Leading with emotional intelligence

Emotional intelligence is critical for HR professionals. There are many different models, assessment tools and ways to understand emotional intelligence.

Paper boats line up behind their leader.

In 1998, Daniel Goleman wrote one of the most requested articles for Harvard Business Review: “What Makes a Leader?” In it, Goleman made a strong case for the need for leaders to develop their emotional intelligence (EI), which aligned with the way leadership was evolving toward a more collaborative and inclusive approach.

Nearly three decades later, progressive organizations have embraced EI as a critical, foundational set of skills and competencies for their workplaces. Leading organizations like Google, Nike, Amazon and Microsoft base their leadership development programs on EI, and are demonstrating just how central emotional intelligence competencies are for high performance leaders and effective organizations. We’ve also seen emotional intelligence added to the top 10 list of employment skills by the World Economic Forum. Everything from Diversity, Equity and Inclusion (DEI) and creating psychological safety, to the bottom line are impacted by EI  and organizations globally are discovering just how foundational emotional intelligence skills are.  

Emotional intelligence is critical for HR professionals. There are many different models, assessment tools and ways to understand emotional intelligence.

So, how do you, as an HR professional, choose? Here is how we arrived at our choice. We wanted to ensure that our clients were getting the most accurate and helpful results from their EQ assessment, so we looked for a model that was scientifically researched and validated. We wanted it to be focused on developing skills, so it had to be competency-based. We needed it to be straightforward to administer and accessible online. Having a focus on leadership was essential for us, as well as having the capacity to conduct a multi-rater or 360 degree assessment.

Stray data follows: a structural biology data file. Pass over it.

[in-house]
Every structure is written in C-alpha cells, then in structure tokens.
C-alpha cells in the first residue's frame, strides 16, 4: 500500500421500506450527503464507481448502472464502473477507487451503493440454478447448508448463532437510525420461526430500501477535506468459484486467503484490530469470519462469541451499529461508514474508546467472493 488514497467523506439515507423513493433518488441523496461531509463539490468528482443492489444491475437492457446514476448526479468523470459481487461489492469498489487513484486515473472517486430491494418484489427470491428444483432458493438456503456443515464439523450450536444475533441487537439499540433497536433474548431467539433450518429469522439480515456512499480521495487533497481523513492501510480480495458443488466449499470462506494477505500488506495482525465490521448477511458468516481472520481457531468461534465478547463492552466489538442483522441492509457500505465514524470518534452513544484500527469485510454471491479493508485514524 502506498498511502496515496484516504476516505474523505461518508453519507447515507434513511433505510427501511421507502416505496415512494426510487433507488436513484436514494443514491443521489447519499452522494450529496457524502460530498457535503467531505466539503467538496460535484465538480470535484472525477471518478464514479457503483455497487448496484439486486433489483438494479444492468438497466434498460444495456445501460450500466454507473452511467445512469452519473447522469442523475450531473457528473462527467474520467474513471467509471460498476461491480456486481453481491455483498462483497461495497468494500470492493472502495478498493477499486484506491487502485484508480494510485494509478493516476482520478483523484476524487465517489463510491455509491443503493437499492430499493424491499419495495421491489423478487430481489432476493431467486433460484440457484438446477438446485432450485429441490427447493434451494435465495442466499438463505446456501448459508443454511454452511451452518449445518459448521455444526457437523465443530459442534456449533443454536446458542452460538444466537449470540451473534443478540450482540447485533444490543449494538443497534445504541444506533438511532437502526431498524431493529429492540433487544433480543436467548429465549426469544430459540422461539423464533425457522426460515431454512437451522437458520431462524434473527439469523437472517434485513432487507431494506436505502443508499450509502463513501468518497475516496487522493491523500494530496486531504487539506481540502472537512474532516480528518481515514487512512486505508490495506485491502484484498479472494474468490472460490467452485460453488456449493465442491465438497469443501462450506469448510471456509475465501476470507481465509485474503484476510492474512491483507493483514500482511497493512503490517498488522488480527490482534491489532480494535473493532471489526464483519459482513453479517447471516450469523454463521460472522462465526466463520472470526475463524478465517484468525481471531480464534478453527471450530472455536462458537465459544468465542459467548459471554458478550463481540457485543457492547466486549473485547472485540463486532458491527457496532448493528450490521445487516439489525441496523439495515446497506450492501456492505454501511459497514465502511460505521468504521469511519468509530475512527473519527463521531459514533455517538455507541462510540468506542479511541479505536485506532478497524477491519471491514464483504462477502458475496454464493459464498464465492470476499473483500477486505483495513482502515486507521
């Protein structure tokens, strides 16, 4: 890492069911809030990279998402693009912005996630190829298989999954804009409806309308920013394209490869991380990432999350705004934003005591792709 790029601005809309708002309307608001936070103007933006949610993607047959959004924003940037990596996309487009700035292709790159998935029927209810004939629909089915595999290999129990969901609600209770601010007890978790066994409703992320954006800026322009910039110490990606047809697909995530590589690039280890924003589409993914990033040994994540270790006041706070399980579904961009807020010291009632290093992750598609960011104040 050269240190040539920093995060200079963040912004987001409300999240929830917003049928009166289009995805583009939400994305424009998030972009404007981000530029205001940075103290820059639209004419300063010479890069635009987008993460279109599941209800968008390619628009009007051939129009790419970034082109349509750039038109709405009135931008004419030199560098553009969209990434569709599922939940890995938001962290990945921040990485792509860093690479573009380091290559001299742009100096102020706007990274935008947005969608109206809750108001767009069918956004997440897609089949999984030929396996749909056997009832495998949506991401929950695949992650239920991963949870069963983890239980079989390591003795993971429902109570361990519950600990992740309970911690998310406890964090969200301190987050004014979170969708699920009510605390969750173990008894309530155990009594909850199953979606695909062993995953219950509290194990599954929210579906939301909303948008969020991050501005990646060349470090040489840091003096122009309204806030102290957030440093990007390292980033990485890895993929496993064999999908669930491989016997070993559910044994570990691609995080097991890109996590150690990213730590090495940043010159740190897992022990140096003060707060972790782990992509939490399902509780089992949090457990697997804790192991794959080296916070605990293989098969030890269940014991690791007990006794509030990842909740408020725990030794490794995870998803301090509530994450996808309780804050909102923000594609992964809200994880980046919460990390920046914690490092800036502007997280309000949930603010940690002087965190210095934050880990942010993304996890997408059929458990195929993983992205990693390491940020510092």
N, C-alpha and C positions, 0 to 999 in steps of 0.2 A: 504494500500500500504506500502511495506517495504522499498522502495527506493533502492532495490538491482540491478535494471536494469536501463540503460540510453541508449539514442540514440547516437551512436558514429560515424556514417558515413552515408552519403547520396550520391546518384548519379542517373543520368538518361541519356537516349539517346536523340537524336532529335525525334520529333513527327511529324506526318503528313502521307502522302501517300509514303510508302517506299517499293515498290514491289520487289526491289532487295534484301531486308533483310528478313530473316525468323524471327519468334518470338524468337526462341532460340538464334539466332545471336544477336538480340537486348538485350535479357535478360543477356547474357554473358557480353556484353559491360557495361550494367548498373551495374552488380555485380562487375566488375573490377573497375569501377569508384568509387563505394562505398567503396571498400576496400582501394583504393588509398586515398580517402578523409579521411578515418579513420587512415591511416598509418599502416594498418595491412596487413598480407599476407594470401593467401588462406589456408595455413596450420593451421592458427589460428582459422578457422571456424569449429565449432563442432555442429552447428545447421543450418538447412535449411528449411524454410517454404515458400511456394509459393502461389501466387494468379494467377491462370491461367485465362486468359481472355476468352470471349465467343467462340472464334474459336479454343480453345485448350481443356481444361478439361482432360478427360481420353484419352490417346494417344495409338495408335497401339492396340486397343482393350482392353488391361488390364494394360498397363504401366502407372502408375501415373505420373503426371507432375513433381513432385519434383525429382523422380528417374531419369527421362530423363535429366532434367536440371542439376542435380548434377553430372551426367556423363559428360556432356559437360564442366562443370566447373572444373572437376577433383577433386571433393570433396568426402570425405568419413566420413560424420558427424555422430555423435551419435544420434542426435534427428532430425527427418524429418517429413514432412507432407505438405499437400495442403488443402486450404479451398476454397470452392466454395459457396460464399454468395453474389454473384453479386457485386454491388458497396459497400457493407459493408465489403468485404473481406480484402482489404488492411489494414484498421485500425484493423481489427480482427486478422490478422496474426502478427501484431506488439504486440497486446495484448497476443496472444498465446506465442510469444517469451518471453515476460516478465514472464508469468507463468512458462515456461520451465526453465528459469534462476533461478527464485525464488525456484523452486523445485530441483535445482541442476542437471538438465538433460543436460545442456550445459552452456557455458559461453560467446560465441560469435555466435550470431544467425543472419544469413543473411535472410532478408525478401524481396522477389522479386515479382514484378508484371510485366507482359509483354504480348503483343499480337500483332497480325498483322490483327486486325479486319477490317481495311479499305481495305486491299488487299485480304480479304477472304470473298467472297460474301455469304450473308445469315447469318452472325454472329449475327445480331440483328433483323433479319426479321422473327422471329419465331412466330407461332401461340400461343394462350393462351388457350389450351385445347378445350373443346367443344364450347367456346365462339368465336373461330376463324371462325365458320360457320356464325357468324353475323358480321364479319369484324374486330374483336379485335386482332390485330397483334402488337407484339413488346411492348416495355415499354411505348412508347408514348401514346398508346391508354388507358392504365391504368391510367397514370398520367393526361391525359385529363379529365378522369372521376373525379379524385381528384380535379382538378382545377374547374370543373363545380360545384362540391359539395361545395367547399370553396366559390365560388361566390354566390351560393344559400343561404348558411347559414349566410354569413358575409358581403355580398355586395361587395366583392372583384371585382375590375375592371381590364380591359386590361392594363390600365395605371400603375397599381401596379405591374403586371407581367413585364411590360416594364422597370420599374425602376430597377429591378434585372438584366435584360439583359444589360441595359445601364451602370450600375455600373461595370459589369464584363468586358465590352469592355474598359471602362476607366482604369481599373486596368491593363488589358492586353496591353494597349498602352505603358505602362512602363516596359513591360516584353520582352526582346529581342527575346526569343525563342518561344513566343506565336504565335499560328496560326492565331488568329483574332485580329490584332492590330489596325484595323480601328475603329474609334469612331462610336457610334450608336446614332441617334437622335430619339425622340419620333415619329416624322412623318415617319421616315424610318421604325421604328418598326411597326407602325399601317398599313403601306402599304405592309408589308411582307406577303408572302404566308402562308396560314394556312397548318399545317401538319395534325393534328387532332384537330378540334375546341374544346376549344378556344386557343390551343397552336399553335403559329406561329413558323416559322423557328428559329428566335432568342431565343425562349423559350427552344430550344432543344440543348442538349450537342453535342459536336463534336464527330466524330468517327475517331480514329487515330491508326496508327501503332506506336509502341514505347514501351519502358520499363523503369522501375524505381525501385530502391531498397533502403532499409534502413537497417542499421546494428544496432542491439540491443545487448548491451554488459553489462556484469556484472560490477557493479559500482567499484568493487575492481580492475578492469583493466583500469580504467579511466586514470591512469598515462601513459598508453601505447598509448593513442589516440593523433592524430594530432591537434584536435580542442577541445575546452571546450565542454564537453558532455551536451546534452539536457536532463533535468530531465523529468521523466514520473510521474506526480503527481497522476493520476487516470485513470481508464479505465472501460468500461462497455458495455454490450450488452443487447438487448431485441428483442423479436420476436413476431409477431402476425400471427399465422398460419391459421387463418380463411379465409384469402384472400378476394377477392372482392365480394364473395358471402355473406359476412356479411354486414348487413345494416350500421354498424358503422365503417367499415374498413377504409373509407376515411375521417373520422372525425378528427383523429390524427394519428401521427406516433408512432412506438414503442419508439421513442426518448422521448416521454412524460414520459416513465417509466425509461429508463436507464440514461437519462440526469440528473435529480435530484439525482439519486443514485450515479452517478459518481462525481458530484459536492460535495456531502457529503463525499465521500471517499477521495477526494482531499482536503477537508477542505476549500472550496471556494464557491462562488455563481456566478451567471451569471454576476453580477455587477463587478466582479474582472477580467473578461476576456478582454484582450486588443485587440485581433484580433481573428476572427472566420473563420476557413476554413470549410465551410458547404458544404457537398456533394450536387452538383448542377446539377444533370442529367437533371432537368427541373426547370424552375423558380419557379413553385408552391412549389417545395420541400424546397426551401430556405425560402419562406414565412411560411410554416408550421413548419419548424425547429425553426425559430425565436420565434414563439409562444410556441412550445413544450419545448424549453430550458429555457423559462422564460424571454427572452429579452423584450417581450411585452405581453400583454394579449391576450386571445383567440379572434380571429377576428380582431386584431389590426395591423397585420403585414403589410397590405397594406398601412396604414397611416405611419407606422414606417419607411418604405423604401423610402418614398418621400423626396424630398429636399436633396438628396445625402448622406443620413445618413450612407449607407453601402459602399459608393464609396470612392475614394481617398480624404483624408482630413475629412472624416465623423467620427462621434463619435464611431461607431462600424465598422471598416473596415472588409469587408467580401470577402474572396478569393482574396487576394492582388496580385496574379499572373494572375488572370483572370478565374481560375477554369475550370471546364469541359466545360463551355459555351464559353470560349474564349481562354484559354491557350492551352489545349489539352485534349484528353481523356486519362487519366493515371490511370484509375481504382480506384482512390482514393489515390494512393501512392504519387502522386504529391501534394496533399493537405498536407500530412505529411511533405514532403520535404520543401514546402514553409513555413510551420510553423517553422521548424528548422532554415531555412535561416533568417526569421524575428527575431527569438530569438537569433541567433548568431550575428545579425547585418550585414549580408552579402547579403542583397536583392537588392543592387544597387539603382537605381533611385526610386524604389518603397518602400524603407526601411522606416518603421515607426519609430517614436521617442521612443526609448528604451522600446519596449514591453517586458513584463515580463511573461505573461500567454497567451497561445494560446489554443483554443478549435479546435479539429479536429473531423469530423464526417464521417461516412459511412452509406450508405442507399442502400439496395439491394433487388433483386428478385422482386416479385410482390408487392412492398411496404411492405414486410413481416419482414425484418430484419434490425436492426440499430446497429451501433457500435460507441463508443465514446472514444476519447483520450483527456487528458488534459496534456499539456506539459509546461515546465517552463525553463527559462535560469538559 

The Emotional Quotient Inventory (EQ-i 2.0), which was first published in 1997 (updated in 2011), met our criteria. It is based on empirical research, making it stand out from other assessment tools for emotional intelligence. The comprehensive EQ-i 2.0 reports are available as Workplace or Leadership reports. The EQ-i 2.0 measures 15 core competencies that provide the client with a picture of their current level of effectiveness, and offers detailed descriptions of how to develop and improve in each of these areas. As well, the EQ-i 2.0 is also available as a multi-rater tool, the EQ 360

As an HR professional, you will want to choose an assessment and coaching tool that has the most research behind it, is available in many languages, and has more books and resources about it than any other. And, if that is not enough to assure you of its contribution to your organization, the EQ-i 2.0 has become the industry standard for assessing and improving emotional intelligence. 

If you are an HR professional who is focused on developing experienced and aspiring leaders, you will immediately see the value of the EQ-i 2.0. If you’re looking for a powerful blueprint for assisting leaders to leverage their strengths and identify development areas to reach their leadership potential, consider the EQ-i 2.0.

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